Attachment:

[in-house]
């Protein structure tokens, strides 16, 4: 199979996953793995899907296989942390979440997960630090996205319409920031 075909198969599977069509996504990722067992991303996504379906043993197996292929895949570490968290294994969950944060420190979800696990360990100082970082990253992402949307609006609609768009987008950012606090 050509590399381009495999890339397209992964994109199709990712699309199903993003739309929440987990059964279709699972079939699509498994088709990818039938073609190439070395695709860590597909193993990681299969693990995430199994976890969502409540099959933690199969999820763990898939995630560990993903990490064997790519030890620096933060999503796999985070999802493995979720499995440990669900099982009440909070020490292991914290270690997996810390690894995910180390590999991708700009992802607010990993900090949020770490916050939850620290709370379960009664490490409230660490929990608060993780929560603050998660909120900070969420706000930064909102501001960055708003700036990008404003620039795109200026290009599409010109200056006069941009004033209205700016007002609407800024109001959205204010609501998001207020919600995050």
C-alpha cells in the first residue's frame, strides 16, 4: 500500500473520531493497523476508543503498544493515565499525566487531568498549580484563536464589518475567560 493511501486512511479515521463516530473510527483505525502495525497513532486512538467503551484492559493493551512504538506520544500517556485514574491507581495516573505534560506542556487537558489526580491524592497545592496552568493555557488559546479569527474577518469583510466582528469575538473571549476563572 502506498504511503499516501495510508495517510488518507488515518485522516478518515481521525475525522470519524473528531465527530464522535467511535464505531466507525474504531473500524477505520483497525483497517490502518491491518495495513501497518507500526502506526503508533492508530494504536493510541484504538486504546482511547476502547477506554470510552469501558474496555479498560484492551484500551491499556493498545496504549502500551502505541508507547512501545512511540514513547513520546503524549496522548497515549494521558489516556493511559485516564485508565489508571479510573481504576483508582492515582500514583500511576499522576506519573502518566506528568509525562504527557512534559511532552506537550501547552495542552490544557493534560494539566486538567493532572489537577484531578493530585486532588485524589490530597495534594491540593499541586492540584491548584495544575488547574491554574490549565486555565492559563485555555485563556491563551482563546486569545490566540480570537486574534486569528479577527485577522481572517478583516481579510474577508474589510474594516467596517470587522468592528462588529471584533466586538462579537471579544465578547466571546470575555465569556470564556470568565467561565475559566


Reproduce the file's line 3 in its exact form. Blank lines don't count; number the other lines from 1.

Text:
C-alpha cells in the first residue's frame, strides 16, 4: 500500500473520531493497523476508543503498544493515565499525566487531568498549580484563536464589518475567560 493511501486512511479515521463516530473510527483505525502495525497513532486512538467503551484492559493493551512504538506520544500517556485514574491507581495516573505534560506542556487537558489526580491524592497545592496552568493555557488559546479569527474577518469583510466582528469575538473571549476563572 502506498504511503499516501495510508495517510488518507488515518485522516478518515481521525475525522470519524473528531465527530464522535467511535464505531466507525474504531473500524477505520483497525483497517490502518491491518495495513501497518507500526502506526503508533492508530494504536493510541484504538486504546482511547476502547477506554470510552469501558474496555479498560484492551484500551491499556493498545496504549502500551502505541508507547512501545512511540514513547513520546503524549496522548497515549494521558489516556493511559485516564485508565489508571479510573481504576483508582492515582500514583500511576499522576506519573502518566506528568509525562504527557512534559511532552506537550501547552495542552490544557493534560494539566486538567493532572489537577484531578493530585486532588485524589490530597495534594491540593499541586492540584491548584495544575488547574491554574490549565486555565492559563485555555485563556491563551482563546486569545490566540480570537486574534486569528479577527485577522481572517478583516481579510474577508474589510474594516467596517470587522468592528462588529471584533466586538462579537471579544465578547466571546470575555465569556470564556470568565467561565475559566